Learn more about this unique powerhouse in the video below.
The Air Force Pararescue community lives according to the motto, “These Things We Do, That Others May Live.” There may be none who lived that motto more fully than Airman 1st Class William Pitsenbarger who was killed in action in March, 1966, after intentionally placing himself in harm’s way to rescue infantryman pinned down by snipers, mortars, and machine gun fire.
For his valor, he became the first enlisted airman to receive the Medal of Honor.
A1C William Pitsenbarger
Pitsenbarger, or “Pits,” as he was known, first tried to join the military as a Green Beret when he was 17, but his parents prevailed upon him to wait until after high school. In 1962, he became a graduate and answered the call — this time, with the Air Force instead of the Army. As a pararescuemen, he would be responsible for grabbing downed airmen and others from contested and enemy-held areas around the world. Becoming a PJ was no easy feat, and it wasn’t a job for the timid.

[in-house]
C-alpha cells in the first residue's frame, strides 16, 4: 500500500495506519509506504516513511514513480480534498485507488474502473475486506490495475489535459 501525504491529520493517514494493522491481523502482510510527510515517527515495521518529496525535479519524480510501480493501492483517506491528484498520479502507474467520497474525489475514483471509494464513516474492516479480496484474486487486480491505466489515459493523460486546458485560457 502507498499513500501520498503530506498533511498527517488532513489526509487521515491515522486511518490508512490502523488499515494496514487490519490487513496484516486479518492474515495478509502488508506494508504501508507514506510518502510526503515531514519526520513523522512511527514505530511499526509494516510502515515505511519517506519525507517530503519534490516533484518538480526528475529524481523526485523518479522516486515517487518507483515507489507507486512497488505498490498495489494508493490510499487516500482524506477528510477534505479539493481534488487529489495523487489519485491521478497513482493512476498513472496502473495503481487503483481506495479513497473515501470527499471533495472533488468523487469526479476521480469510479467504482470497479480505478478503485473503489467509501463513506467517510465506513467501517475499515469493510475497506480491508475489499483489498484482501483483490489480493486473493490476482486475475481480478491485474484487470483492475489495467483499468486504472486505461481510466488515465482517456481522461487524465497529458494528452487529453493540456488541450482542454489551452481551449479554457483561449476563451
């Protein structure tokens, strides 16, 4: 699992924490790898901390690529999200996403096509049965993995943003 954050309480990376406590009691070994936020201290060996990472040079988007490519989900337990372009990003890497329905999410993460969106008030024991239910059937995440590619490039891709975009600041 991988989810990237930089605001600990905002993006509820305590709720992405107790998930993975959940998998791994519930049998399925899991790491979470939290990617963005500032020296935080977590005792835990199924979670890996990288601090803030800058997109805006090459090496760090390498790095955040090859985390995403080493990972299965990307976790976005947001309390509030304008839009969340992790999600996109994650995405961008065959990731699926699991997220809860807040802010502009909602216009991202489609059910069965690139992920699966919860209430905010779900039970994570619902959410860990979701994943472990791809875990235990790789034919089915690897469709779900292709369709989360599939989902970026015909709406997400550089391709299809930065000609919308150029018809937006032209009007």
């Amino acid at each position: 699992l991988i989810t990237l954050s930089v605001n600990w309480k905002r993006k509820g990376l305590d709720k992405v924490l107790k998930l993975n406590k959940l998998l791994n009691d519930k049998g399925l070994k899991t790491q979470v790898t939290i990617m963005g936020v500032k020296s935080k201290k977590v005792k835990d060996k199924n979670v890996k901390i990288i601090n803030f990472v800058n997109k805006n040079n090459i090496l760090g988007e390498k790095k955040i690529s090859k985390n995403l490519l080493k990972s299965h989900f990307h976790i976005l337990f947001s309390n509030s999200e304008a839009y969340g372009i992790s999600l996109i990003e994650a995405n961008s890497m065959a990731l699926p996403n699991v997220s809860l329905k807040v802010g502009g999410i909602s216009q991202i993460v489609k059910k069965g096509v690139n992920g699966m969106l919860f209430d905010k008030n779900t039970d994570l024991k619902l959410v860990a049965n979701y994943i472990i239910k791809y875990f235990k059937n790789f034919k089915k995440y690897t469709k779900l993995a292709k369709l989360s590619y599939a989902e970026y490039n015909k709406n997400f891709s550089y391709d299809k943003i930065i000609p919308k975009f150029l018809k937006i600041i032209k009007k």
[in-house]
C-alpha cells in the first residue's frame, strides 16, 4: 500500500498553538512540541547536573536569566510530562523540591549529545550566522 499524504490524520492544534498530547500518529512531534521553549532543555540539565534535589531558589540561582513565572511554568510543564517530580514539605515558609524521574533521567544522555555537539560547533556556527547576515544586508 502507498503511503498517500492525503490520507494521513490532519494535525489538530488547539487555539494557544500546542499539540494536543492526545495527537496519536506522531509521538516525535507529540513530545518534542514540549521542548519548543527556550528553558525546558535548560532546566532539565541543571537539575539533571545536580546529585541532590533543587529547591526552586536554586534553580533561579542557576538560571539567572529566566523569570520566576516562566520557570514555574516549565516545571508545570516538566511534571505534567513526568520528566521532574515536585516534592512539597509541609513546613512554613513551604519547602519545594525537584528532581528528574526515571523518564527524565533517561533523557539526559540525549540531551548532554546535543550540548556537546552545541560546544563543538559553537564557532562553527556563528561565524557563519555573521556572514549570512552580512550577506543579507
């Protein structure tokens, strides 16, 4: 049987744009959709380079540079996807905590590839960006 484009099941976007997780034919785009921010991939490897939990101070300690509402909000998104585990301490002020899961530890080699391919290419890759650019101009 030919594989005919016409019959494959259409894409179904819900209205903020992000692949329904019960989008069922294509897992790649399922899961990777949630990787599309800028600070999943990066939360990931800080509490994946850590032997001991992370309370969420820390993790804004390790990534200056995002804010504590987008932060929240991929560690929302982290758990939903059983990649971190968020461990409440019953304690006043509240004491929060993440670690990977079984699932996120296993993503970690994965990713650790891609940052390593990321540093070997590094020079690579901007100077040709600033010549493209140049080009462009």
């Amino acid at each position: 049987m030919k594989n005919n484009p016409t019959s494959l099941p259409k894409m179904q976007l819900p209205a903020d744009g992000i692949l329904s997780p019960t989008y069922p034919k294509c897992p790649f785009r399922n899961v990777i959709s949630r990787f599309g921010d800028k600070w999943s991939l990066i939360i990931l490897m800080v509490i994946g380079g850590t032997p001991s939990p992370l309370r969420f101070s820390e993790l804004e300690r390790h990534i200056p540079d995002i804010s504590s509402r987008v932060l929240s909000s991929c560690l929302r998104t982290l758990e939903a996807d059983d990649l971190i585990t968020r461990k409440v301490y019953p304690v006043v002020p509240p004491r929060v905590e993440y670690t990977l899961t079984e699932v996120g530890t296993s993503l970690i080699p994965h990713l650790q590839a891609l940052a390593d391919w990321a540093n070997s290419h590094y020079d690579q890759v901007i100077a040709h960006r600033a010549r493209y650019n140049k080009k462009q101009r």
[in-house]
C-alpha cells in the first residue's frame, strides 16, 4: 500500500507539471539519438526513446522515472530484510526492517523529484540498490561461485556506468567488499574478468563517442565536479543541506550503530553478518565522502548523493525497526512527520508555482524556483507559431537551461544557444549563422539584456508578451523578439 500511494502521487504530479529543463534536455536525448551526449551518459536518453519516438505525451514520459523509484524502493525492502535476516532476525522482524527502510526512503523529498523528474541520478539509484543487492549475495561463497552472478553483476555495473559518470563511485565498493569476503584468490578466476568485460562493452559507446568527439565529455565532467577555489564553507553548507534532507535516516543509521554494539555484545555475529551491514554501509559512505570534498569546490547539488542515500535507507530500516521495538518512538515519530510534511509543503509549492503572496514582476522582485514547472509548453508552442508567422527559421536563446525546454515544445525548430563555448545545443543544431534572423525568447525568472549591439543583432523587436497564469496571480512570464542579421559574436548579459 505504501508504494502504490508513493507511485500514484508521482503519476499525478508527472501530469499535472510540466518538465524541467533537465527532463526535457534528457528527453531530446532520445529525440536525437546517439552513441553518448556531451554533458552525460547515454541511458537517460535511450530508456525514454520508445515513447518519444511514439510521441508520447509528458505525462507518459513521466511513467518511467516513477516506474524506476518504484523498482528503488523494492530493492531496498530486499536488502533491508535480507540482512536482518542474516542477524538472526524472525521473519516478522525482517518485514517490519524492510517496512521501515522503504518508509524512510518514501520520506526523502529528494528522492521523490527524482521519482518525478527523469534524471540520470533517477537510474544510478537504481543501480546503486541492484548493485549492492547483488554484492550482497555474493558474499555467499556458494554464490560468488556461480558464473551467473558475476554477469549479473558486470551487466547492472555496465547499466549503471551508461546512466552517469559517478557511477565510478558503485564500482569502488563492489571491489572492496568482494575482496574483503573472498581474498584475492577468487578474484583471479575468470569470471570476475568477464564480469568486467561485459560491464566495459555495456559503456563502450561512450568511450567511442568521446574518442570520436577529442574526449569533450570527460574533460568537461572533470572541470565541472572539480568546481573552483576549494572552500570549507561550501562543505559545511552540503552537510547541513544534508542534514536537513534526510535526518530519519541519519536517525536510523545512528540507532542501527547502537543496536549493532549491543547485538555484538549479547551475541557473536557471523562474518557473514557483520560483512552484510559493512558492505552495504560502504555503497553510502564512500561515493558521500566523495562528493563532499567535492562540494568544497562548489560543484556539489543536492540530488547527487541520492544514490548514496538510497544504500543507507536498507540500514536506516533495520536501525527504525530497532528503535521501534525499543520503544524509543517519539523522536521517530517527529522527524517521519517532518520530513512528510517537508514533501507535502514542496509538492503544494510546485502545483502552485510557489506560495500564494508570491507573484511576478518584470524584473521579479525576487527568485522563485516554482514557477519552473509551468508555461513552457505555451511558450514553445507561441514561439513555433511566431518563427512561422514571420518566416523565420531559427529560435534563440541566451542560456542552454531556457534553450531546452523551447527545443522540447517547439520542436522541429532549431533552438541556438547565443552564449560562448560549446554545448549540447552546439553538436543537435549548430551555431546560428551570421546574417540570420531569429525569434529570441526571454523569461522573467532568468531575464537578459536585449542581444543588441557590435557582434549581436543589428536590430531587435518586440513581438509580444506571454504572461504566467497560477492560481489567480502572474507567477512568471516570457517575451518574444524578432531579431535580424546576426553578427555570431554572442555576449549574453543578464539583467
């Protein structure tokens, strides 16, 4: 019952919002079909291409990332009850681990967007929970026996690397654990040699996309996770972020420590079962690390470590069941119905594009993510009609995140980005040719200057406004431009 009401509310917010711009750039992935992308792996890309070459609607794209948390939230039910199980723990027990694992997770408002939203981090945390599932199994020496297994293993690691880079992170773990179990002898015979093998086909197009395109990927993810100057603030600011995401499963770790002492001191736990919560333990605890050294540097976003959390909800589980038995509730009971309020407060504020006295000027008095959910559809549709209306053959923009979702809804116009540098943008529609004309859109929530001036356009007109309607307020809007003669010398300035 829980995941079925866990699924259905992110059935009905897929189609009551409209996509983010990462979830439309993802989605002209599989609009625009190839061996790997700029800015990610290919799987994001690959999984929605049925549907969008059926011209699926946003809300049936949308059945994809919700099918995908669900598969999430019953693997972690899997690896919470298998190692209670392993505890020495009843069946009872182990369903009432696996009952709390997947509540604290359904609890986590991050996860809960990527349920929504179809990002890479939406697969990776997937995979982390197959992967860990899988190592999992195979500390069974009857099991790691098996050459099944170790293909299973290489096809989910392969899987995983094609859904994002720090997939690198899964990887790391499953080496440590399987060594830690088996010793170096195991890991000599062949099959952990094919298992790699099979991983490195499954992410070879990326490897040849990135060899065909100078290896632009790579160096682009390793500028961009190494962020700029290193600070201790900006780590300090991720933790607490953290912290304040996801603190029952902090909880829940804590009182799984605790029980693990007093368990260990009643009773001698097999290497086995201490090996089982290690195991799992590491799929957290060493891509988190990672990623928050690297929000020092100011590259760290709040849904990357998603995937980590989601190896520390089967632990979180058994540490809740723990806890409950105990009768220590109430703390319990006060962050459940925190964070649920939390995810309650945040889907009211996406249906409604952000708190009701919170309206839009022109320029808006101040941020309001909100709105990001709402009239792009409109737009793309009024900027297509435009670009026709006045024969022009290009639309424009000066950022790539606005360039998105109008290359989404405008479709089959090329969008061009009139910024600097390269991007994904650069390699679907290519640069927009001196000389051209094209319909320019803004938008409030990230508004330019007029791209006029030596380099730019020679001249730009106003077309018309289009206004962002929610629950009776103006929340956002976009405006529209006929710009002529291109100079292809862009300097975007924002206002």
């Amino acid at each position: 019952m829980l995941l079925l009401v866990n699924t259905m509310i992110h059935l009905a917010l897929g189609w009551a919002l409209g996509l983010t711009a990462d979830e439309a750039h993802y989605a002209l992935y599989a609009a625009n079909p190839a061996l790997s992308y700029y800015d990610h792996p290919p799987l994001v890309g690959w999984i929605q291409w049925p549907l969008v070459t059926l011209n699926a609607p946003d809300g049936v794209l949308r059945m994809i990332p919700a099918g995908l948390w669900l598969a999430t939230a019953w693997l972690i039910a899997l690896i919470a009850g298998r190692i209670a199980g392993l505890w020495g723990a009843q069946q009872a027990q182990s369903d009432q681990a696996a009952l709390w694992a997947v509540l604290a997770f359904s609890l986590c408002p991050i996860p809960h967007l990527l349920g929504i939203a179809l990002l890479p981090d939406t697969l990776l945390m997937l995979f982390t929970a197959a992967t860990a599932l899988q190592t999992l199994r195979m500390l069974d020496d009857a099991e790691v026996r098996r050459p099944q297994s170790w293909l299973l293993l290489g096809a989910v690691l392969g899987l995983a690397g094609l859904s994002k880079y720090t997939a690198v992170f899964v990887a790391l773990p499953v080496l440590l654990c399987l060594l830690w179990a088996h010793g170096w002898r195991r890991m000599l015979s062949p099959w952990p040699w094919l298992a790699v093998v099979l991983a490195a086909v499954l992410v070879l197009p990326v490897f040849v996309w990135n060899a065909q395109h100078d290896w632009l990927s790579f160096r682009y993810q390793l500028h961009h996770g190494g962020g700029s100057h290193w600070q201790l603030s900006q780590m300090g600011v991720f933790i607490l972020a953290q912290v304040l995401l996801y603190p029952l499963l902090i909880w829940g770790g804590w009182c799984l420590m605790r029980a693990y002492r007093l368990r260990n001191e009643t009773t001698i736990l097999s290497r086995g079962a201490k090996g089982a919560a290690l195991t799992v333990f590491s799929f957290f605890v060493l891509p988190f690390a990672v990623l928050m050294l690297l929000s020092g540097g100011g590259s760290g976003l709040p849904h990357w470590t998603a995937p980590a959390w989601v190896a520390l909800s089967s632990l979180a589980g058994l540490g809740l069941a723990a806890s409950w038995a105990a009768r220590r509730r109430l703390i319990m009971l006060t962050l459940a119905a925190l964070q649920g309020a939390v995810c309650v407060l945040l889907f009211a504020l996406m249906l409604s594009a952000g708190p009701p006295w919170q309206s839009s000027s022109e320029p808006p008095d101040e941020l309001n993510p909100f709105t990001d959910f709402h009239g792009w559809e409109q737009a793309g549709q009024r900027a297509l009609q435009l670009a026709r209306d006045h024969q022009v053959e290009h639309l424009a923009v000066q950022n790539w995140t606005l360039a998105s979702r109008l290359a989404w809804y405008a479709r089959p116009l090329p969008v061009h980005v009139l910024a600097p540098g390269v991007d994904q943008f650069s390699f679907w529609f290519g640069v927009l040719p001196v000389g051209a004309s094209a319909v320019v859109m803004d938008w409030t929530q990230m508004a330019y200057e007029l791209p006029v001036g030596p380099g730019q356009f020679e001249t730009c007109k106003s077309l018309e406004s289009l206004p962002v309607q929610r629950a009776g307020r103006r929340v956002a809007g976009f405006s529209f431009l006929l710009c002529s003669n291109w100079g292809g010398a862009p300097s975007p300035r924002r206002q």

After completing SCUBA training with the Navy, paratrooper training with the Army, and survival and medical training with the Air Force, he was ready to go to work. Before his deployment to Vietnam, he was called upon to help rescue two hunters stuck in the California wilderness. After rappelling down a sheer cliff face to reach them, he and another pararescueman encountered an angry bear. Pits charged the bear, yelling and screaming, chasing it off. It was immediately clear that he was cut out for this kind of work.
Pitsenbarger finally got orders overseas — to Okinawa, Japan. Wanting to go where his help was needed most, he requested to go to Vietnam instead, and his request was approved. Before shipping out, his parents later said that they were sure they would never see him alive again. Sadly, they were right.